The duo definitely played with the balance of the stereo because the keyboard is barely audible with only the left earbud in. There was an extremely cool guitar sequence in the EP, however, it was muffled by the distracting noise of the keyboard. If the keyboard was more centred in the single then the sounds would be more balanced. I could definitely tell that they were going for a climax near the end. Despite these minor details, China Shop is a dynamic and interesting single.

The vocals of Daemon and Airdrie were balanced gracefully. At the 0:40 mark Airdrie doubles her vocals, which is a nice, detailed touch to the already spectacular single. It is undeniable that their vocals are quite breath-taking and it’s great that the duo centred their vocals so that the sound became more focused for the listener. Furthermore, they mixed in a lot of reverb which resulted in a really cool sound effect.

Overall, Daemon & Airdrie is a duo to look out for and their new single China Shop is a breath of fresh air.

Further Listening: Distant Grand, Intragalactic Omnivortex

Listen to Daemon & Airdrie’s EP China Shop at Daemon & Airdrie’s SoundCloud page. If you like their music, check out Daemon & Airdrie’s official website + the group’s Facebook, BandCamp and Twitter pages.

Single Review: Erich Mrak “Think About It”

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Listen to Erich Mrak’s “Think About It” here

Toronto-based, upcoming artist Erich Mrak releases his debut single “Think About It”. The track has a laid-back feel reminiscent to a few of Macklemore’s more composed songs.

Erich Mrak’s 2017 debut single is bathed in Bento’s richness in production value. Bento’s (Mrak’s in-house producer) choices of mellow beats fit well with Mrak’s assertive vocals. Despite the richness of Bento’s production, Mrak’s rap felt pale in comparison. Lyrically, he chose to rap instead of sing his lyrics and that makes it easy for any artist with a basic sense of rhythm. However, Mrak’s choice to double his voice in his single was an exceptional choice because it makes his voice richer. His voice rings deep within our ears, despite the lyrics being crowded by his aggressive rap style.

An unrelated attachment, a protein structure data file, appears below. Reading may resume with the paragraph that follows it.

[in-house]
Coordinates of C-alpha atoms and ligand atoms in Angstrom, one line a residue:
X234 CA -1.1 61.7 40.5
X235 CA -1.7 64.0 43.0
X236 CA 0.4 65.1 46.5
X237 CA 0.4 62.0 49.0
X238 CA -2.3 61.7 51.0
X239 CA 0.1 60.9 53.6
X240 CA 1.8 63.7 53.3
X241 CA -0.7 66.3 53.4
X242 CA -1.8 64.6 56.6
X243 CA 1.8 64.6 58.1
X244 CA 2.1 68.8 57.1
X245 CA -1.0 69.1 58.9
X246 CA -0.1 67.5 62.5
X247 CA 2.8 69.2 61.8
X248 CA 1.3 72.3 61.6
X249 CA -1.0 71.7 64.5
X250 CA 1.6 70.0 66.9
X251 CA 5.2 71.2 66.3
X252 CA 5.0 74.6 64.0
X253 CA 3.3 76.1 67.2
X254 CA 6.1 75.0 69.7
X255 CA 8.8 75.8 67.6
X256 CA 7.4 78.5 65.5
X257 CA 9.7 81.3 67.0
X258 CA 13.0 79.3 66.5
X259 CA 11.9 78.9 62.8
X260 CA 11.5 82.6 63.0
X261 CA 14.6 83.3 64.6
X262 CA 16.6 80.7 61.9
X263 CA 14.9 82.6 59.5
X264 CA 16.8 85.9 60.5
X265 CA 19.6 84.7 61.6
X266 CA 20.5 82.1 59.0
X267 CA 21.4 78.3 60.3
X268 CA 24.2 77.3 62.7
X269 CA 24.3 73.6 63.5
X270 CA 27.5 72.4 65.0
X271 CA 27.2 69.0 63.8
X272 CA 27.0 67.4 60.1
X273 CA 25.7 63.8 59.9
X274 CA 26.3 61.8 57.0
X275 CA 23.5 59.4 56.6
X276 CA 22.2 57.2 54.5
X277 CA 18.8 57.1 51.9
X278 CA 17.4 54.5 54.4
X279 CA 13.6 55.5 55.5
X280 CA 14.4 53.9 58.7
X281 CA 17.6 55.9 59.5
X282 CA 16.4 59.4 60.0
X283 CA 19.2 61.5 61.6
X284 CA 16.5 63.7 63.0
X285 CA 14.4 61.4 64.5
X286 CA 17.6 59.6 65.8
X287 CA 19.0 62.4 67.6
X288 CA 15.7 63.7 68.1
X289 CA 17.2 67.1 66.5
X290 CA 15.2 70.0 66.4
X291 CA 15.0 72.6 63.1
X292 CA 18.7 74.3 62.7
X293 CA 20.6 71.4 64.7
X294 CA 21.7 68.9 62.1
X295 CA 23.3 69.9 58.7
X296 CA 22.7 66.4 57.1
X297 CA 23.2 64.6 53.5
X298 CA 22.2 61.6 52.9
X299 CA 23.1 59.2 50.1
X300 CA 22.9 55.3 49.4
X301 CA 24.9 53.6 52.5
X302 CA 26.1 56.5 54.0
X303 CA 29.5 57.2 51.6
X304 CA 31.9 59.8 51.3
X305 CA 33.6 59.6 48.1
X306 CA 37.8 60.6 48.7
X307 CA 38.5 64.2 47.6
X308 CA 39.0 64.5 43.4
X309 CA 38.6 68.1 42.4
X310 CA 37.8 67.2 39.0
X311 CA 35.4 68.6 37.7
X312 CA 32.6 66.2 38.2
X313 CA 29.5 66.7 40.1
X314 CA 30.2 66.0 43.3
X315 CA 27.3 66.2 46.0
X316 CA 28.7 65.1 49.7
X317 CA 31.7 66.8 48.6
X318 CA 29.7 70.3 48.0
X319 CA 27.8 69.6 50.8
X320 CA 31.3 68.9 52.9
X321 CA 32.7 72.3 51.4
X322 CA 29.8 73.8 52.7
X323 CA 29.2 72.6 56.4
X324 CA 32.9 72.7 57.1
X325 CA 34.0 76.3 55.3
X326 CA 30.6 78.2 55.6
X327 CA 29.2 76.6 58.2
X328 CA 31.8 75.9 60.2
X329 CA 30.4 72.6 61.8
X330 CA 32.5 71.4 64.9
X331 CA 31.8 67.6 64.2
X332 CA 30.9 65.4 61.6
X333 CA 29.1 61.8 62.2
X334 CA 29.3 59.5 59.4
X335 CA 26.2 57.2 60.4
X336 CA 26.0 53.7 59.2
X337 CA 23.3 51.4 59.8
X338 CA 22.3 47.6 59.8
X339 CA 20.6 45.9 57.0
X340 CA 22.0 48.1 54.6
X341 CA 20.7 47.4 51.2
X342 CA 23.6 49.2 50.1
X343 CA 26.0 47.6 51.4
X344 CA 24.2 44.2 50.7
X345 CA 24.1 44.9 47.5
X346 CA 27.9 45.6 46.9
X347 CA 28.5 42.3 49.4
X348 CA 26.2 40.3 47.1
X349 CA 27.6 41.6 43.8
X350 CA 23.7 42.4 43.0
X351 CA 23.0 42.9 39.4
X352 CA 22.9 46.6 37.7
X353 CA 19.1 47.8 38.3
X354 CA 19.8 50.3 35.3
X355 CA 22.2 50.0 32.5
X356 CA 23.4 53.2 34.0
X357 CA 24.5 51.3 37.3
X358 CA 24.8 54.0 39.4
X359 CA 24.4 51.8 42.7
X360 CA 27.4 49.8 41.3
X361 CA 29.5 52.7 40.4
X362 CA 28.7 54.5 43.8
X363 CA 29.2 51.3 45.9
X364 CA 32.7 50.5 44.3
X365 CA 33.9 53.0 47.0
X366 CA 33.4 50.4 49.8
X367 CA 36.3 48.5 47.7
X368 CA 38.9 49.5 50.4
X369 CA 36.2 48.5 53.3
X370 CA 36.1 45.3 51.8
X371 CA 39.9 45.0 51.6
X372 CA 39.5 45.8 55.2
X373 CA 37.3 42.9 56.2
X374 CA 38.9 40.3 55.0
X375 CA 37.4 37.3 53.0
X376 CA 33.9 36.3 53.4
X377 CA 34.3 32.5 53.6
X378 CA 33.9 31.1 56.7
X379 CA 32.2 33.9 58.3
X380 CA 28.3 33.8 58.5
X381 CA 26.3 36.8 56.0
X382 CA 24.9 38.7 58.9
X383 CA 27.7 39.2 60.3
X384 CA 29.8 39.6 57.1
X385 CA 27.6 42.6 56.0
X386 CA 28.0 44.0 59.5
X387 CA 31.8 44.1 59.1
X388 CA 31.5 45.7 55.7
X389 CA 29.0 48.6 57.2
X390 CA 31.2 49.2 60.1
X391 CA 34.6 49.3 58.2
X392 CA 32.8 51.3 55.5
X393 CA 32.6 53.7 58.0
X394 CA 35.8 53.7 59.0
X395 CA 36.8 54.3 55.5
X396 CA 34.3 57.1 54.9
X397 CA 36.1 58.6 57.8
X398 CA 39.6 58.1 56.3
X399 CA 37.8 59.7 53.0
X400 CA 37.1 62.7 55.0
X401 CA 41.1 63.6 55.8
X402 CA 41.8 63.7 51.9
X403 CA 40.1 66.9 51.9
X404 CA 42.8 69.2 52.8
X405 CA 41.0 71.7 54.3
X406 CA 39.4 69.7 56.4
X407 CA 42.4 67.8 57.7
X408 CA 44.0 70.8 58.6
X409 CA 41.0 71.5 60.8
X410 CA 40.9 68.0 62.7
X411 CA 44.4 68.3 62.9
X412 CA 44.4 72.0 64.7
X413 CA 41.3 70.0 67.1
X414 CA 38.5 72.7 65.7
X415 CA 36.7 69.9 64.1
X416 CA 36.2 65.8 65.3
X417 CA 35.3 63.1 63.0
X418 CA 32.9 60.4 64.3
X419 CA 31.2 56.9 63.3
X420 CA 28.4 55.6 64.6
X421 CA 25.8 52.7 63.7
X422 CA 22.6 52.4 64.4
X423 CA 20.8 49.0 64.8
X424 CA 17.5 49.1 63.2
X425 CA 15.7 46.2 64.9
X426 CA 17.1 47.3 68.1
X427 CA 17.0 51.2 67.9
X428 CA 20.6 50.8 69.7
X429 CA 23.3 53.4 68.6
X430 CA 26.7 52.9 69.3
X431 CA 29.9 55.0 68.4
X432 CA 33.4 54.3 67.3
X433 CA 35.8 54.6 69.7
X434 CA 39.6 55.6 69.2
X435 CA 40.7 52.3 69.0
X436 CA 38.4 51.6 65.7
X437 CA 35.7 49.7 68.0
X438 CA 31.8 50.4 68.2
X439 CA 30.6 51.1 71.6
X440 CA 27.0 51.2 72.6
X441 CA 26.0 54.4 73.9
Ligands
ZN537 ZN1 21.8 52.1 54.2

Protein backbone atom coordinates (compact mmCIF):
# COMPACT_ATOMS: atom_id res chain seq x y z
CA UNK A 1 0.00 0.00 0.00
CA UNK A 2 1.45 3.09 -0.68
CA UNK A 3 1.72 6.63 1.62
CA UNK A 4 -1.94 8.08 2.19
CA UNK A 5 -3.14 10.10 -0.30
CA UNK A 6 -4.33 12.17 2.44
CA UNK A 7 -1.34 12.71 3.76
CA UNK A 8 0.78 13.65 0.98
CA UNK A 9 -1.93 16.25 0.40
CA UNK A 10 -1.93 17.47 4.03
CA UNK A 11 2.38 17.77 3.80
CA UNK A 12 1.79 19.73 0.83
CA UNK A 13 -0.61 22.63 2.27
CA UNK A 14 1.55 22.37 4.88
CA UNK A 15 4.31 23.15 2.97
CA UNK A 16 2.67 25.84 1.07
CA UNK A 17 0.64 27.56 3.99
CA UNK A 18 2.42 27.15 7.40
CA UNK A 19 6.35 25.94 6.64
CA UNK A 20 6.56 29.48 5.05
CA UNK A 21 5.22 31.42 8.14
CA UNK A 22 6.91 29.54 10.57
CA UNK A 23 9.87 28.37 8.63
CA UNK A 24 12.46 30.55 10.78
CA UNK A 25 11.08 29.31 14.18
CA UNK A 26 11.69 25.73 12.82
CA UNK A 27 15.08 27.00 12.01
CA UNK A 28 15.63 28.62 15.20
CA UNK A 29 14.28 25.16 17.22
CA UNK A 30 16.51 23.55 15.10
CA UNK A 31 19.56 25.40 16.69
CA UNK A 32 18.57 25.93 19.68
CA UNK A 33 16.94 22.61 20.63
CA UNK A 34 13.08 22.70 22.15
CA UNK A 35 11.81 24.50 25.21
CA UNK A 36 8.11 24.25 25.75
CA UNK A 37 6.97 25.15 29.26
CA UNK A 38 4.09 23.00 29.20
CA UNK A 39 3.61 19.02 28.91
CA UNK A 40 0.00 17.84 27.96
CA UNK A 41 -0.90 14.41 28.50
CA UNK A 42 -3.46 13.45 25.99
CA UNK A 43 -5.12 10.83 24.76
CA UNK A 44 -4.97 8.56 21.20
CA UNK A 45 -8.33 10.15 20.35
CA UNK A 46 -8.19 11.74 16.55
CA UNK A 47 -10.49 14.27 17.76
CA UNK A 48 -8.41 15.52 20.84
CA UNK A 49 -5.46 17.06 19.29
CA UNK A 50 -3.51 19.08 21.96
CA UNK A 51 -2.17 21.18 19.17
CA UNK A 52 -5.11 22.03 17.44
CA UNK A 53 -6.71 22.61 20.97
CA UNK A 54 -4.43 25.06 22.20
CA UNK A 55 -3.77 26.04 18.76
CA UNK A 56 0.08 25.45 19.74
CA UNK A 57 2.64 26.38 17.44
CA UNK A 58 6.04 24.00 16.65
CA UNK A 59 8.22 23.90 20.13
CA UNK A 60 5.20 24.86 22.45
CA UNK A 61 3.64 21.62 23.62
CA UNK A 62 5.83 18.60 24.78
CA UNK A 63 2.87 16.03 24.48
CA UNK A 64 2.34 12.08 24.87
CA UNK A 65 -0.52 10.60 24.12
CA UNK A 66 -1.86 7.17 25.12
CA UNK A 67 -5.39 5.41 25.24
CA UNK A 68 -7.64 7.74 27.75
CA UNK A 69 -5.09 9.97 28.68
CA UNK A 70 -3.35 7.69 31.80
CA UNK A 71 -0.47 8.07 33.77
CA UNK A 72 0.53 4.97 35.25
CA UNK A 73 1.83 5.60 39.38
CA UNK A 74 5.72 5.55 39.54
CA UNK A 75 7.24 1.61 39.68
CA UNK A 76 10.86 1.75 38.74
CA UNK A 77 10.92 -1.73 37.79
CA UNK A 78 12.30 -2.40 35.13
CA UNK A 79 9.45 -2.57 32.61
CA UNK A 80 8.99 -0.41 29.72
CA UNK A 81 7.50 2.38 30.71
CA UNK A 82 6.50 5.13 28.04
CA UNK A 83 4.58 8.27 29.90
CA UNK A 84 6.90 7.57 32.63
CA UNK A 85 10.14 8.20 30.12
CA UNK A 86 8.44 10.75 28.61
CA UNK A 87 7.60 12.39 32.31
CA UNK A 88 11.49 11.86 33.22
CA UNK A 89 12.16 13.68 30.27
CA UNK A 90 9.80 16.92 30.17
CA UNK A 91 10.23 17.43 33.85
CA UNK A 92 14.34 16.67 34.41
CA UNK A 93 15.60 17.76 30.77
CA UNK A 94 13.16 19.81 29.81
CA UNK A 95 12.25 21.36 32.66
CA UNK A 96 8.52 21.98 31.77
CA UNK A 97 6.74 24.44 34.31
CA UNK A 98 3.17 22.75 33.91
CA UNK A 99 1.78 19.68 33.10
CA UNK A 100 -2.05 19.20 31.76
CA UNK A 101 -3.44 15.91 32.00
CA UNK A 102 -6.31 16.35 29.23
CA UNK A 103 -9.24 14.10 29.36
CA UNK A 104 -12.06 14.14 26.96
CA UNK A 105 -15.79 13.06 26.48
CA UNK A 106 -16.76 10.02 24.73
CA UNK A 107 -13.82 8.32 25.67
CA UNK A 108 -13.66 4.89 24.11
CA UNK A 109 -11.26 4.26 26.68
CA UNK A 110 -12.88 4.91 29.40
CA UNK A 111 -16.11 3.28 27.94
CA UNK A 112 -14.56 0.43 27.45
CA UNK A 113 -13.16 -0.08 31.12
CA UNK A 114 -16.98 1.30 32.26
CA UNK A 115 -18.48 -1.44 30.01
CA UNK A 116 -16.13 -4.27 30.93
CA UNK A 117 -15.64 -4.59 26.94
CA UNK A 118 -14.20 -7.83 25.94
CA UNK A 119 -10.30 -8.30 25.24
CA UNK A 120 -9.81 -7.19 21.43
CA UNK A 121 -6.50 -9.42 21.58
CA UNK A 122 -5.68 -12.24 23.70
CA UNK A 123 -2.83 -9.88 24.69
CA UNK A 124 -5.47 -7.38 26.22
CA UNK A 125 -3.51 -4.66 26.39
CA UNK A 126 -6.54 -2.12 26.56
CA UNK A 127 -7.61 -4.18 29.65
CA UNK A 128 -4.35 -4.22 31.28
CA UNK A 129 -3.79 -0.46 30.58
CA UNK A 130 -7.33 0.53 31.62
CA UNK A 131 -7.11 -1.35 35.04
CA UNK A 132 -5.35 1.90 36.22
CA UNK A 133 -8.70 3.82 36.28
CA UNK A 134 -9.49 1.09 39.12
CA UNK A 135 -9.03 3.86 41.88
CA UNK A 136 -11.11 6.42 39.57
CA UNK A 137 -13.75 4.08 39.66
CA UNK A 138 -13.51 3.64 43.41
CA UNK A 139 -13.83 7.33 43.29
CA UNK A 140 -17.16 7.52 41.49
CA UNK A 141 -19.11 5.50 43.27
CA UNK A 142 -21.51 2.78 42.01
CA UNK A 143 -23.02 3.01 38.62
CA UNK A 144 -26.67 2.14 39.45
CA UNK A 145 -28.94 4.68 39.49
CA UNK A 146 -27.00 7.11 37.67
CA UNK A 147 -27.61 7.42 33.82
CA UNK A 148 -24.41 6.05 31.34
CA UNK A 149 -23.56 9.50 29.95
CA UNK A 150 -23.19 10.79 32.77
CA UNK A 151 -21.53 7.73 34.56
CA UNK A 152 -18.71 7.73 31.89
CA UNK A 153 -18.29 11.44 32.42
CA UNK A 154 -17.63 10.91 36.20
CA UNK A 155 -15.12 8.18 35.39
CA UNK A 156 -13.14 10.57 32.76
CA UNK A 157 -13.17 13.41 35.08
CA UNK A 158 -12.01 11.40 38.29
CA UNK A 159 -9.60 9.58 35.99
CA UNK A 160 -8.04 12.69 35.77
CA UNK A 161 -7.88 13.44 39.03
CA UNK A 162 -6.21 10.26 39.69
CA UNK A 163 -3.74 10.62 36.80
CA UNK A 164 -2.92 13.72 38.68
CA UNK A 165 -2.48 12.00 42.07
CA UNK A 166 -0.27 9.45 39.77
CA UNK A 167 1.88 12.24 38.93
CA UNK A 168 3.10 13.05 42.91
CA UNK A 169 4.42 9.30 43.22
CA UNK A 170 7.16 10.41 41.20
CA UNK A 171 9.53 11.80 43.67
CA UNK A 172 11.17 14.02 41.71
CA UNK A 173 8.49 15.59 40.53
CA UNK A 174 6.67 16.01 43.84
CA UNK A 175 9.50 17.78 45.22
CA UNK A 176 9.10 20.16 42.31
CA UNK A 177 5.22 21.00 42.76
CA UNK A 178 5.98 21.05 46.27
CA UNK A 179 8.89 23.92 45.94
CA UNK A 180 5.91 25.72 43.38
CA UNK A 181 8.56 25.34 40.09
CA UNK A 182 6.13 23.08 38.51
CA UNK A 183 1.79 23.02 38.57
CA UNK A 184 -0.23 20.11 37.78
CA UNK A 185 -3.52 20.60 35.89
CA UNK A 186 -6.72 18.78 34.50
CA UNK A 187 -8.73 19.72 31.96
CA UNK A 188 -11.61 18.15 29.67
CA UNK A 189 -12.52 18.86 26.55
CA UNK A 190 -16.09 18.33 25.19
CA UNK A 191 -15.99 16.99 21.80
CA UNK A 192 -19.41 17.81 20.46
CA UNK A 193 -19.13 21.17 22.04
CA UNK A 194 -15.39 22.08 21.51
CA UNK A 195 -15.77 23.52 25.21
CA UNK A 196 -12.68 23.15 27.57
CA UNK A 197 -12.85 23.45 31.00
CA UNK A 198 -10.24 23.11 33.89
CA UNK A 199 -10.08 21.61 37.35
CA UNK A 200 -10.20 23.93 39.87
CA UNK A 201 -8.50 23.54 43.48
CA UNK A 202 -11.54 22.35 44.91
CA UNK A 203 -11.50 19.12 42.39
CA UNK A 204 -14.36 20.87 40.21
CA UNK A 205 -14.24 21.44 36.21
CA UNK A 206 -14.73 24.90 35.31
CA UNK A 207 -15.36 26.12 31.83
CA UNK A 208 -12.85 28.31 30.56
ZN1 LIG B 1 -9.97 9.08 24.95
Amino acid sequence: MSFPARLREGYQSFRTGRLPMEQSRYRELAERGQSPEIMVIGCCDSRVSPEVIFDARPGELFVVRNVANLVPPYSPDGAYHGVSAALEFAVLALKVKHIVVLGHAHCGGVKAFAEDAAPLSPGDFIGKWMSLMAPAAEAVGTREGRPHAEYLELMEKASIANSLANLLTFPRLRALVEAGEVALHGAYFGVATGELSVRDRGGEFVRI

Overall, “Think About It” sounds messy because there is too much going on in this song. This trait rings especially true during specific parts of the song. For instance, in the instrumental section, the sounds were all mixing together which makes the track muddy. The bass and the beat is extremely prominent in this track. Then Bento (or whoever was responsible) added in the keyboard effect on top of the already prominent sounds. Unfortunately, this mix takes away from the clarity of the track; leaving his audience with a headache. The underlying beat broods in the background of Mrak’s rapping, but never seems to build on that towering epic that it seems to want to deliver.

A strange difference in momentum intensifies the tension between the underlying beat, lyrics, and Mrak’s rap. Mrak is assertive in this track, but the beat is laid-back and chilled. It’s like mixing water and oil together. The lyrics are also much too simplistic and repetitive, especially with his constant repetition in the vocal riff, “Do ya, Do ya, think about?”. It can get annoying really fast. However, this is first of many of his singles this year so his fans will be on the lookout for more fresh music.

Mrak offers this single as an unexpected change of pace and style, which presents itself as a 180 degree shift from his previous works. I wonder if fans of his previous style appreciate this dramatic change in his music. Only time will tell.

Erich Mrak and his debut single is on Spotify, Soundcloud, and Apple Music.
All photos and cover art is designed by Martin Nombrado.

Further listening: Macklemore, Lays, Grimes